Hemoglobin Modifier GBT440: A New Option for Patients with Sickle Cell Disease

Patients with sickle cell disease (SCD) who received GBT440, a novel oral small molecule hemoglobin modifier, had a reduction in sickle cells, a reduction in hemolysis, and an improvement in anemia, according to preliminary data from an early-phase ongoing trial.

Claire Hemmaway, MD, the lead hematology consultant at Queens Hospital in Essex, United Kingdom, and colleagues explored the safety, pharmacokinetics, pharmacodynamics, and potential efficacy of GBT440 in a prospective, randomized, placebo-controlled, double-blind, parallel-group phase I/II study of healthy volunteers and SCD patients. The study was presented at the ASH annual meeting last month.

GBT440 works by increasing hemoglobin oxygen affinity, the authors explained, and has been shown to be a potent and direct anti-sickling agent with high specificity for hemoglobin in in vitro and in vivo studies. “This drug is potentially disease-modifying for patients with sickle cell disease,” Dr. Hemmaway said in a discussion of the results. “We hypothesized that [GBT440] should rapidly interrupt red blood cell hemolysis, improve anemia, and potentially become a safe and effective long-term therapy.”

The study was conducted in two parts: part A tested single ascending doses and part B multiple ascending doses of study drug with 6:2 randomization (GBT440:placebo).

Doses administered were:

  • Part A: 100-2,800 mg in healthy volunteers and 1,000 mg in SCD patients
  • Part B: 300-900 mg once-daily for 15 days in healthy volunteers and 700 mg once-daily for 28 days in SCD patients

Patients were monitored closely in a clinical research unit for the first four days of treatment, so researchers could identify any potential side effects and monitor how GBT440 is absorbed at each dose. After the initial four days, patients were able to leave the unit and come back for periodic checks.

Sixty-four healthy volunteers and 16 SCD patients had been enrolled in the study at the time of presentation. Among healthy volunteers, 54 had completed the study, two had discontinued due to non-serious adverse events (AEs; headache and rash), and eight were in follow-up; among SCD patients, eight had completed part A of the study and eight were in part B follow-up. None of the SCD patients had discontinued, but one patient in part B of the study had a dose reduction from 700 mg to 400 mg (due to abdominal discomfort).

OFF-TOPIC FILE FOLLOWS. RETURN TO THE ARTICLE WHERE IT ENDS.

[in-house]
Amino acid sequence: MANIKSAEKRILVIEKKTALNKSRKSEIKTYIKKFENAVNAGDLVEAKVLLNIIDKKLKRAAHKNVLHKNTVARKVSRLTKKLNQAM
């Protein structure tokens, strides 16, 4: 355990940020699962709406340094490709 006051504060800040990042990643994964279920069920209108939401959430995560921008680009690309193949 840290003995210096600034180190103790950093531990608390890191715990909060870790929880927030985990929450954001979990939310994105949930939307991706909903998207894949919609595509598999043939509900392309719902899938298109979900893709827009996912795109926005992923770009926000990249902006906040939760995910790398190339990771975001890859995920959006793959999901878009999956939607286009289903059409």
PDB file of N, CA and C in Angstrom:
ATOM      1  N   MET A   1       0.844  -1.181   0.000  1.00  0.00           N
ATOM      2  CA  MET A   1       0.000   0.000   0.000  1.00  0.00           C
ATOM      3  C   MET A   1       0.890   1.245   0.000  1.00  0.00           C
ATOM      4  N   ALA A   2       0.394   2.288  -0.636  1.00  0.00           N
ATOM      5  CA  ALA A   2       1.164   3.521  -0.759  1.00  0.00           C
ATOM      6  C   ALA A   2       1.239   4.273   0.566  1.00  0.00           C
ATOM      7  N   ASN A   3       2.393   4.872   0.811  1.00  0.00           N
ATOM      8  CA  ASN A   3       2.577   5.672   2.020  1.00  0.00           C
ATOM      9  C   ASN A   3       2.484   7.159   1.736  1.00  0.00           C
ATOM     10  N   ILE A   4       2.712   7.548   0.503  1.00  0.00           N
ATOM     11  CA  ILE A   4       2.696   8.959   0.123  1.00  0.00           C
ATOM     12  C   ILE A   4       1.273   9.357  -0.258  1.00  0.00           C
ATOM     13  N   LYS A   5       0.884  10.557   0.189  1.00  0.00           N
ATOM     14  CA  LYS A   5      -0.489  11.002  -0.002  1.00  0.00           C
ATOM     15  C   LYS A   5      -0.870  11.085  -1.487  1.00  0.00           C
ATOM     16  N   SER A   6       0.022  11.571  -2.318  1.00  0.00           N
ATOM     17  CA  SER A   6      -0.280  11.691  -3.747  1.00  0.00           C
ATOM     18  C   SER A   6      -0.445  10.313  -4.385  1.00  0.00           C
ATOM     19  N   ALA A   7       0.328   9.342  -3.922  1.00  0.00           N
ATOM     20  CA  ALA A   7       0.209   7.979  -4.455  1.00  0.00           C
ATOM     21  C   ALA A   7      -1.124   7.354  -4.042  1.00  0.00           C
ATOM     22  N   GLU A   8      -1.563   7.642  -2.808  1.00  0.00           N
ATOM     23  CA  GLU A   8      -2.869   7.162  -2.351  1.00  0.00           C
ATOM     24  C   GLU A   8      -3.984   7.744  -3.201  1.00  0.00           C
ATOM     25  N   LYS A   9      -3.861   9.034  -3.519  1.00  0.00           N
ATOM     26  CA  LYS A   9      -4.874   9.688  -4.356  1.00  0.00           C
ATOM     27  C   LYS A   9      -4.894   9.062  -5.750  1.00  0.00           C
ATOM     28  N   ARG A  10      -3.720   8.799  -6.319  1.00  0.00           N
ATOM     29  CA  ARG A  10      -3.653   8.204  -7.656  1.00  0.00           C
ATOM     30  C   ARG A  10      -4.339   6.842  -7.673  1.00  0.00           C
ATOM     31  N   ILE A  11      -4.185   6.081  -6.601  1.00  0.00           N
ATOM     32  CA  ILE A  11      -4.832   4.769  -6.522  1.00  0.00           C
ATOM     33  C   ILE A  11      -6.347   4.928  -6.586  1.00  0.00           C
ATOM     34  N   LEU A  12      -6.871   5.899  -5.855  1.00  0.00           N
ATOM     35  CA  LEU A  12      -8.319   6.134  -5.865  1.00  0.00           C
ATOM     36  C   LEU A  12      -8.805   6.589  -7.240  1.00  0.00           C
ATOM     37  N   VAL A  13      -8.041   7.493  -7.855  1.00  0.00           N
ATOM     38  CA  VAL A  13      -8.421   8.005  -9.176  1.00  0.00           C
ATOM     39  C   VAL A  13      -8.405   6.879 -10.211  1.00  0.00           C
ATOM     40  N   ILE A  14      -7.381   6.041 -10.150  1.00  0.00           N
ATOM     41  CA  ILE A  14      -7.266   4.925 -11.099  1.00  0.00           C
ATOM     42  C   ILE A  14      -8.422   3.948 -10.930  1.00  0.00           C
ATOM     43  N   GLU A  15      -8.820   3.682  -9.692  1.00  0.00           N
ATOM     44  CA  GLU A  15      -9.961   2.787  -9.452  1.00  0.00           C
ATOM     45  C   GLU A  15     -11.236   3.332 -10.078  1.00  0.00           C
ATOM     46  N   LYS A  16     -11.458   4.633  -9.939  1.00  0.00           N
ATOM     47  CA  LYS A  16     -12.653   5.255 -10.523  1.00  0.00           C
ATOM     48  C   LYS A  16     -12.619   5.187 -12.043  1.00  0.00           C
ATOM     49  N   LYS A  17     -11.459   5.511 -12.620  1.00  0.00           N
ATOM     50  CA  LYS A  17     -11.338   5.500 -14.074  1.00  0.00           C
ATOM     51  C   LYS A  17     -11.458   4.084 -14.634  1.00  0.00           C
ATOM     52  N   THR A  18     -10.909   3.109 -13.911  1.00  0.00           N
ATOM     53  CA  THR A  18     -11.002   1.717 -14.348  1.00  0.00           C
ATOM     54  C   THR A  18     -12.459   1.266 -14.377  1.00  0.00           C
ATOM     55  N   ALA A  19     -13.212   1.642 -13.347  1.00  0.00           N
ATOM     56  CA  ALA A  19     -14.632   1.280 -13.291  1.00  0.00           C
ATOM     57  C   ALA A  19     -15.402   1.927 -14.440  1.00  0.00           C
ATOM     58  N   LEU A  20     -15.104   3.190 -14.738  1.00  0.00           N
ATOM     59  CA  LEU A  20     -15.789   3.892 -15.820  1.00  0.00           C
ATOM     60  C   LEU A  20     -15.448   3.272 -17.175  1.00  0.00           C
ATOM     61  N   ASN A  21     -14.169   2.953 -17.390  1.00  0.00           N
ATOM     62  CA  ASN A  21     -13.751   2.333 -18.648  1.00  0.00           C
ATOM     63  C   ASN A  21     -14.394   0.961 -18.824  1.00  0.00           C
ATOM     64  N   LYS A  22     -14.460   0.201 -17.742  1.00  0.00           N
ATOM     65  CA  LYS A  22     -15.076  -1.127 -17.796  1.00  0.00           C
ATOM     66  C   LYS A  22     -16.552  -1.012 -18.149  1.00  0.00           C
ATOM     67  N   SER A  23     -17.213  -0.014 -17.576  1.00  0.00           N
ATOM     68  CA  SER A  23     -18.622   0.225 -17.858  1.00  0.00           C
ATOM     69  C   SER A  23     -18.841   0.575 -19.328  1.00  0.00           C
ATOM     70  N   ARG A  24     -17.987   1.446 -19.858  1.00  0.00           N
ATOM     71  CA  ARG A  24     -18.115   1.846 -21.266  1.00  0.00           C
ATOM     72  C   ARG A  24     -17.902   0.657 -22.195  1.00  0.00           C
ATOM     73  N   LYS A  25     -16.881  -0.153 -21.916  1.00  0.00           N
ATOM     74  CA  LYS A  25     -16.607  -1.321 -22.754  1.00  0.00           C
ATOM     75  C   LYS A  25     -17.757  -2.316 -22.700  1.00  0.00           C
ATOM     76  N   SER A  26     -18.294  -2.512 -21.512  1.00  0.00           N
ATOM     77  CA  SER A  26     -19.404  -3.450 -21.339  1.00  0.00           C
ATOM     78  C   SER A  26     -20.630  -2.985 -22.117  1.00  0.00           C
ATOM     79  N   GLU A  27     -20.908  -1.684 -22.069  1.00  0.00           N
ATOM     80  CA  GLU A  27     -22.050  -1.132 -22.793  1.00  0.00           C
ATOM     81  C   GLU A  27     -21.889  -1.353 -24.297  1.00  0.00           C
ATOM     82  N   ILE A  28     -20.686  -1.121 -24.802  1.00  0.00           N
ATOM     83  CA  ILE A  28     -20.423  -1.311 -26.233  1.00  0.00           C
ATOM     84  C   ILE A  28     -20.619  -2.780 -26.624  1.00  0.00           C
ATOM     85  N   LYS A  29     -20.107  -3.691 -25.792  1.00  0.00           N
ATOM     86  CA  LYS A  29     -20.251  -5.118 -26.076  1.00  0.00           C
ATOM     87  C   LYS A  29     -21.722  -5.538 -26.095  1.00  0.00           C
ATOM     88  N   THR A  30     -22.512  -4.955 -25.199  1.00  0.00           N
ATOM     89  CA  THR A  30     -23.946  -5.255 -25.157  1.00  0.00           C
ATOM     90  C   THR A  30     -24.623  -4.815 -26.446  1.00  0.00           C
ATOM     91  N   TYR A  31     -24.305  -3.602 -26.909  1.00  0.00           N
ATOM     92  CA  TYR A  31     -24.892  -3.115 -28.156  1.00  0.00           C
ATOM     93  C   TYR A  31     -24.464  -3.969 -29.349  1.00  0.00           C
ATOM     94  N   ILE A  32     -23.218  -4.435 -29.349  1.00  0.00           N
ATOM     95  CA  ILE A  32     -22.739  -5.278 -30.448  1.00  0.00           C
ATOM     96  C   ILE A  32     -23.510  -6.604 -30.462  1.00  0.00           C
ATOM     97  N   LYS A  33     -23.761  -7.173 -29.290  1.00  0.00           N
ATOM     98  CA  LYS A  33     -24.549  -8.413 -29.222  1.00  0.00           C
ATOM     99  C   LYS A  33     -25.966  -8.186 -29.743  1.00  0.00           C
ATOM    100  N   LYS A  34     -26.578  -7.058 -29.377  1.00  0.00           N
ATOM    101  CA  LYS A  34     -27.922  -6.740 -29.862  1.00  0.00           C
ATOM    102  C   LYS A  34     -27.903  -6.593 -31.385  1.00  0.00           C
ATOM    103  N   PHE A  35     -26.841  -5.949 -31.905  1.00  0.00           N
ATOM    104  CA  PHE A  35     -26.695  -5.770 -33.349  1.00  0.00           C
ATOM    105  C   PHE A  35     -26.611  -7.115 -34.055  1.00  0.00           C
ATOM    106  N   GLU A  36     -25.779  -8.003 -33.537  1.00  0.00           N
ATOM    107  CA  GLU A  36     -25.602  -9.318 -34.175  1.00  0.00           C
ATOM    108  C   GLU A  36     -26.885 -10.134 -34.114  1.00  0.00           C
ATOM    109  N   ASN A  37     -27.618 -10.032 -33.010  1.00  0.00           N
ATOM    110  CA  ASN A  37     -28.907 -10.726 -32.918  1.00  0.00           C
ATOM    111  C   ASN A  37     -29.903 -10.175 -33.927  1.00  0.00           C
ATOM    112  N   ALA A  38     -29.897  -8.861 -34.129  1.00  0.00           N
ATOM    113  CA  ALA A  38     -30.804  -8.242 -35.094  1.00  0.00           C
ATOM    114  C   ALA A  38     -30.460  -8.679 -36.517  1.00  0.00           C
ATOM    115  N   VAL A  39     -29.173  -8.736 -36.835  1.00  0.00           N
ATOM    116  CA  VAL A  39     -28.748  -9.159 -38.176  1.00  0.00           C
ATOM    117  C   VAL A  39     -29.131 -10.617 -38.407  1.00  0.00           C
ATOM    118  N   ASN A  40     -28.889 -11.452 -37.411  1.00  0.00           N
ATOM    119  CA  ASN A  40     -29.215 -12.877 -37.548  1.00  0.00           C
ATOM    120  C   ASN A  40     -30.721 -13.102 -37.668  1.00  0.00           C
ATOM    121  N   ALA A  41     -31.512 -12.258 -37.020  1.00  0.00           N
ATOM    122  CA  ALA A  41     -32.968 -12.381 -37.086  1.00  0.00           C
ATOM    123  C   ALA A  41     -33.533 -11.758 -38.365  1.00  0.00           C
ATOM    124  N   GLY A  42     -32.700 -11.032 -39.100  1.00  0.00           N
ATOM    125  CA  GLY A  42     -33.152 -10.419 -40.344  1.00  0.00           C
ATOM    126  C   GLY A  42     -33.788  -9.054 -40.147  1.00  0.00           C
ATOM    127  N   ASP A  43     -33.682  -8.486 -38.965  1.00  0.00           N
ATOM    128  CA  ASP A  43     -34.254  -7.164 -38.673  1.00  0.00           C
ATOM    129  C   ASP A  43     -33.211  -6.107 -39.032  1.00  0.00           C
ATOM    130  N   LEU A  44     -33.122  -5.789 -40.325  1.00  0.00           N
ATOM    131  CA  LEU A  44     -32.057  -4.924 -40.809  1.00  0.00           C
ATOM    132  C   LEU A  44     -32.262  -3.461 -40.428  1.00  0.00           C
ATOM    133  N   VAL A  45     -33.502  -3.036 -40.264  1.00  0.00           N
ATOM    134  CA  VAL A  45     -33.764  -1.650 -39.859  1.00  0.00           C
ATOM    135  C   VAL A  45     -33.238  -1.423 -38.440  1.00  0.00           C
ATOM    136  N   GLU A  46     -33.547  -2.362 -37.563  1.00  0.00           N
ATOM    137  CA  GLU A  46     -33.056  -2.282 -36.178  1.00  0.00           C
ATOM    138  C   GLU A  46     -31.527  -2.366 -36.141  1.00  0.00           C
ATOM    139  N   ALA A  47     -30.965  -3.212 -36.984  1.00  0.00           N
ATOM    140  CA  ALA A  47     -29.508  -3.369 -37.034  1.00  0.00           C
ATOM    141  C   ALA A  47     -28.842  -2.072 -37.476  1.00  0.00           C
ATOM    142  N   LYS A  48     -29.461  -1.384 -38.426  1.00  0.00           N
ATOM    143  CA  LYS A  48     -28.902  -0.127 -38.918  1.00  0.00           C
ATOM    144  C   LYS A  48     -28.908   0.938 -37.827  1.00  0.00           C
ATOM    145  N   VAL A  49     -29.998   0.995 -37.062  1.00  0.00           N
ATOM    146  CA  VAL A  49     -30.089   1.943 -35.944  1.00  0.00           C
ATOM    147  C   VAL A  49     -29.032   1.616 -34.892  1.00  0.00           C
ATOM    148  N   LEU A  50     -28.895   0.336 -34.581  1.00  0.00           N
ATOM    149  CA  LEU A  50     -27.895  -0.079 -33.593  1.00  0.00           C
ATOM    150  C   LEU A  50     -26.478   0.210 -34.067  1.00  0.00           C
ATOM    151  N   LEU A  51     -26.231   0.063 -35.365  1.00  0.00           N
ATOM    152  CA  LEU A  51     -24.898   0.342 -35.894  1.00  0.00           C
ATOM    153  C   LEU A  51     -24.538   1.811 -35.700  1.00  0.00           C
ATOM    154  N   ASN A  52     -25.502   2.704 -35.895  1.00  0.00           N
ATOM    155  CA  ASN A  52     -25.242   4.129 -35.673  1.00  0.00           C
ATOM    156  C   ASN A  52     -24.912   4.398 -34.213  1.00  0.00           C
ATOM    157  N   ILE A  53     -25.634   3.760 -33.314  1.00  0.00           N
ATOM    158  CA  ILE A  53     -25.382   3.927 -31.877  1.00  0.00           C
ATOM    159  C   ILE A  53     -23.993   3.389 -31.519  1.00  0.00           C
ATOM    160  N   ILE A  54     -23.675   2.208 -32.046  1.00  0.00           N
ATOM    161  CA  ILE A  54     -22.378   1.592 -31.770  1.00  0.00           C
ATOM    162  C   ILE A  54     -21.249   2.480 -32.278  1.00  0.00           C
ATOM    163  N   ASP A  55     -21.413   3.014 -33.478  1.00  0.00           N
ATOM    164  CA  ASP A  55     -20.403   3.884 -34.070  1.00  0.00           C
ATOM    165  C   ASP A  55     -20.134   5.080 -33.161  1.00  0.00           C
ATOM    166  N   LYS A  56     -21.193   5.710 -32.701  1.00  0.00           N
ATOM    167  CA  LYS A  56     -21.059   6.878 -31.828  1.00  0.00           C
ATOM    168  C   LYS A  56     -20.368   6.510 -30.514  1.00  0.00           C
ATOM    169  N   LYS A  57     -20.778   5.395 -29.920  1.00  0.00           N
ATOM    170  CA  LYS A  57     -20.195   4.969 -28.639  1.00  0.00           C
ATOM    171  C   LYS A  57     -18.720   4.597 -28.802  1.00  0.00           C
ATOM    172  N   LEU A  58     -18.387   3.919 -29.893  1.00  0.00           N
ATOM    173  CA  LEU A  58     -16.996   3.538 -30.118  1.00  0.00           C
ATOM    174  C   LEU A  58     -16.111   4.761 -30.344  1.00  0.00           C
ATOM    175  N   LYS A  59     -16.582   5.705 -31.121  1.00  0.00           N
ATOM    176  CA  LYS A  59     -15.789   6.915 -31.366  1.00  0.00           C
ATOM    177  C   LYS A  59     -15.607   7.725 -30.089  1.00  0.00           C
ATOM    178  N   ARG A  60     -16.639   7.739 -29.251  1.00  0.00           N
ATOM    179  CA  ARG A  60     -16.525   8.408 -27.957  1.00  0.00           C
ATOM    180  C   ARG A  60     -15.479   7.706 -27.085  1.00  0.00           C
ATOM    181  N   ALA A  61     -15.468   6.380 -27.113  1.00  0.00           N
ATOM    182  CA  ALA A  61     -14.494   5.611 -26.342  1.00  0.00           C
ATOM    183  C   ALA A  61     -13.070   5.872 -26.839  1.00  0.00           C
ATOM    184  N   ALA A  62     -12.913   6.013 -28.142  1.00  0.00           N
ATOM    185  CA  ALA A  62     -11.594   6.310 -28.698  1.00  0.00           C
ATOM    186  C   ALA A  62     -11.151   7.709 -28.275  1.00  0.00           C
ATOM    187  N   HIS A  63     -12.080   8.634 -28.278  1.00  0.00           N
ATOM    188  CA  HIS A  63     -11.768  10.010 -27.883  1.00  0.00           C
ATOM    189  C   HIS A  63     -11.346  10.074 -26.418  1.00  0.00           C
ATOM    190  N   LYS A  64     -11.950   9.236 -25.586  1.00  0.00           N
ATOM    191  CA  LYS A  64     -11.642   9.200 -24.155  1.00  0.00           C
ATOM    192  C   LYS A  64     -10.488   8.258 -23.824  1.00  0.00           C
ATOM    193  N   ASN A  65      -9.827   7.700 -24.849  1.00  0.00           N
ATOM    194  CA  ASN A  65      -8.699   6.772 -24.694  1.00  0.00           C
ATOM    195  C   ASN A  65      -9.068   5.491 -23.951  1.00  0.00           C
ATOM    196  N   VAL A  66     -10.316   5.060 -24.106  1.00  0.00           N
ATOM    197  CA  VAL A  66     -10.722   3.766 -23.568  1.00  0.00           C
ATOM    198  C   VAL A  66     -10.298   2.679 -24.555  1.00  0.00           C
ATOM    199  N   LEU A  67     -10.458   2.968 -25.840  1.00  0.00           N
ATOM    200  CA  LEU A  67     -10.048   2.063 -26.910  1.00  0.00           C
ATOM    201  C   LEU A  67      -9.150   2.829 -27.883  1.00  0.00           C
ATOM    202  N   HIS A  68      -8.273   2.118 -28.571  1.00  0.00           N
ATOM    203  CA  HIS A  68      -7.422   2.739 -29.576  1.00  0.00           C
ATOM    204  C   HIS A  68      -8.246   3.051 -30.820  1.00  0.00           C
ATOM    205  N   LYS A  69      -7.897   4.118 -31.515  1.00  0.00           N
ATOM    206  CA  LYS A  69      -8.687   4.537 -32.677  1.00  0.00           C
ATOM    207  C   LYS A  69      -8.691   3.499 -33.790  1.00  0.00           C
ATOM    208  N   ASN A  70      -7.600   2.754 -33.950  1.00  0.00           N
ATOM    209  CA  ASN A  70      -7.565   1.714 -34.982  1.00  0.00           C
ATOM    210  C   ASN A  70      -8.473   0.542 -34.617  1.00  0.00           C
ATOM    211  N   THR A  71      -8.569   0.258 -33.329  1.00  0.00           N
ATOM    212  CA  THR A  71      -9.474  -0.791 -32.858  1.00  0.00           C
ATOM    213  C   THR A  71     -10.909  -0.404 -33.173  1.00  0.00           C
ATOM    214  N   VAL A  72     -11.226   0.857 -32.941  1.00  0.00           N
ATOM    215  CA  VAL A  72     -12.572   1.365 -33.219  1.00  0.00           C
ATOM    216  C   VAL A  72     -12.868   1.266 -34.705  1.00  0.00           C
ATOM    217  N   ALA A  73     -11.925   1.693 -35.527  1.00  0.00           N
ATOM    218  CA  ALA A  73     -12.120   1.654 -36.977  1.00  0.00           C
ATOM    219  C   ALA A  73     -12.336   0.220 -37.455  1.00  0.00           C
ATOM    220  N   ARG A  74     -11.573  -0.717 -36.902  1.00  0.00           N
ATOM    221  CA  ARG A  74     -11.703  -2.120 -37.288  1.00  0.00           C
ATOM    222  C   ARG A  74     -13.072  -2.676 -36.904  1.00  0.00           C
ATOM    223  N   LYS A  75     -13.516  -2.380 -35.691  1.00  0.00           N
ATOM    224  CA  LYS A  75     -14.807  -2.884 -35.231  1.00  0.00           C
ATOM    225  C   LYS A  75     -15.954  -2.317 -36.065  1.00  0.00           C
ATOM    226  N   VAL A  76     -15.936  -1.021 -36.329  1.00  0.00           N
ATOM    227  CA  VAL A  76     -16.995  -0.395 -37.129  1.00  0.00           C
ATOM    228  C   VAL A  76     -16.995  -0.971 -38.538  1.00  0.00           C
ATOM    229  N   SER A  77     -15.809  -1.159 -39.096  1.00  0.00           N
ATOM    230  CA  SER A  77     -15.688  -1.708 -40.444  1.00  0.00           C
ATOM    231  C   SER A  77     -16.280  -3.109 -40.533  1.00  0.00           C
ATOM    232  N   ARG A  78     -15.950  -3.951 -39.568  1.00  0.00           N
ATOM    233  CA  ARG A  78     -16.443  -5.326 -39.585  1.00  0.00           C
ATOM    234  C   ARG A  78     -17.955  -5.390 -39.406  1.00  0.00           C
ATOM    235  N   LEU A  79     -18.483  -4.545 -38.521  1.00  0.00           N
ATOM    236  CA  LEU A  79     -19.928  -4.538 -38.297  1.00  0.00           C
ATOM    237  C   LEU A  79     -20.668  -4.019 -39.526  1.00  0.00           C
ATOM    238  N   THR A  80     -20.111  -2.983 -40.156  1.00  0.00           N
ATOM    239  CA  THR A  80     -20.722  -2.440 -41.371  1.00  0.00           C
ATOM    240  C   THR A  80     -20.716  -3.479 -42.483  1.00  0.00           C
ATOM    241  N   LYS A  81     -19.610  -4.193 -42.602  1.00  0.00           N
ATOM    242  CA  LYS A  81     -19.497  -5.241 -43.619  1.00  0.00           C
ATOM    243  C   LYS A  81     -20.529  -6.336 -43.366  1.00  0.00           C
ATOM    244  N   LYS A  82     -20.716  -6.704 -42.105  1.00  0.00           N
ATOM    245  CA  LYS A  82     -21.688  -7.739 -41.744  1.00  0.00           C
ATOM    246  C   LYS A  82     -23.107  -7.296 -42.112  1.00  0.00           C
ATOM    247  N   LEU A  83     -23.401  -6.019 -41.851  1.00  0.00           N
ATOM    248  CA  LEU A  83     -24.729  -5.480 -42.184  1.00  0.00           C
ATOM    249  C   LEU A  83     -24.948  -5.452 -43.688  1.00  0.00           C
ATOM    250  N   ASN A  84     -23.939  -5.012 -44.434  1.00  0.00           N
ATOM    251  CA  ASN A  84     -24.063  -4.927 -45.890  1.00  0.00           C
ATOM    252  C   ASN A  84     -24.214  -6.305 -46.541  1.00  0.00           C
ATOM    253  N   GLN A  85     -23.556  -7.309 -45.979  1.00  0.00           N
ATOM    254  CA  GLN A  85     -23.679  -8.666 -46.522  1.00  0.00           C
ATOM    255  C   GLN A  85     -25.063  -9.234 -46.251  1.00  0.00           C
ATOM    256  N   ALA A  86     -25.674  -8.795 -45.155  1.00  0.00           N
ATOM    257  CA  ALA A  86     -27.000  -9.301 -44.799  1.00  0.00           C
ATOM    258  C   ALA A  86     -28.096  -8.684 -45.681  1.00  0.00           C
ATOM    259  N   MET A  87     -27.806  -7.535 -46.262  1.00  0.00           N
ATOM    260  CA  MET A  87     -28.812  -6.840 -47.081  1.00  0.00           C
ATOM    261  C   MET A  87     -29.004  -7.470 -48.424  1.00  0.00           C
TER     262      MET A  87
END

In terms of safety (the trial’s primary endpoint), GBT440 was “generally well tolerated,” the authors reported, with mostly mild AEs and no deaths. One serious AE (an acute painful crisis) occurred in a patient taking placebo.

The most common AEs associated with GBT440 were headache and sickle cell crisis; all instances of reported sickle cell crises occurred after discontinuation of the study drug.

“GBT440 showed dose-proportional pharmacokinetics,” Dr. Hemmaway and colleagues observed, with a terminal half-life of 1.5 to three days and a dose-dependent increase in hemoglobin oxygen affinity in both healthy volunteers and SCD patients. GBT440-treated patients showed increased hemoglobin, hematocrit, and erythrocyte counts with corresponding decreases in LDH, unconjugated bilirubin, reticulocytes, and erythropoietin levels (TABLE).

When the researchers analyzed peripheral blood smears, they also observed a marked reduction in sickle cells among GBT440-treated patients – decreasing by 56 percent and 46 percent in the 500 mg and 700 mg cohorts, respectively. Patients receiving placebo, however, experienced a 14 percent increase in median sickle cell counts.

Overall, daily dosing with GBT440 “demonstrated proof of mechanism with a dose-dependent increase in hemoglobin oxygen affinity without causing tissue hypoxia,” the authors concluded. These results, they added, support further clinical investigation of GBT440. The current ongoing trial aims to enroll 128 patients, and the trial is now enrolling research subjects who will take GBT440 for as long as 90 days.

“Our expanding experience with GBT440 shows that it is a promising and well-tolerated investigational treatment,” Dr. Hemmaway said. “These results are exciting because patients with SCD desperately need a mechanism-based treatment option that can transform their disease.”


Reference

Lehrer-Graiwer J, Howard J, Hemmaway CJ, et al. GBT440, a potent anti-sickling hemoglobin modifier reduces hemolysis, improves anemia and nearly eliminates sickle cells in peripheral blood of patients with sickle cell disease. Abstract #542. Presented at the 2015 ASH Annual Meeting, December 7, 2015; Orlando, Florida.

TABLE. Changes in Pharmacodynamic/Pharmacokinetic Measures in GBT440-Treated Versus Placebo-Treated Patients
Mean Change at Day 28
GBT440 Placebo
Hemoglobin (g/dL) 0.8 (0.2) –0.5 (0.4)
Percent of sickle cells in peripheral blood –83 (9) 19 (4)
Erythrocyte count (1012/L) 0.5 (0.1) –0.1 (0.2)
Reticulocyte count (%) –2.2 (1) 0.8 (1.6)
LDH (percent change from baseline) –12 (7) –9 (1)
Unconjugated bilirubin (percent change from baseline) –25 (10) –9.6 (16)
Erythropoietin (U/L) –29 (16) 21 (33)

SHARE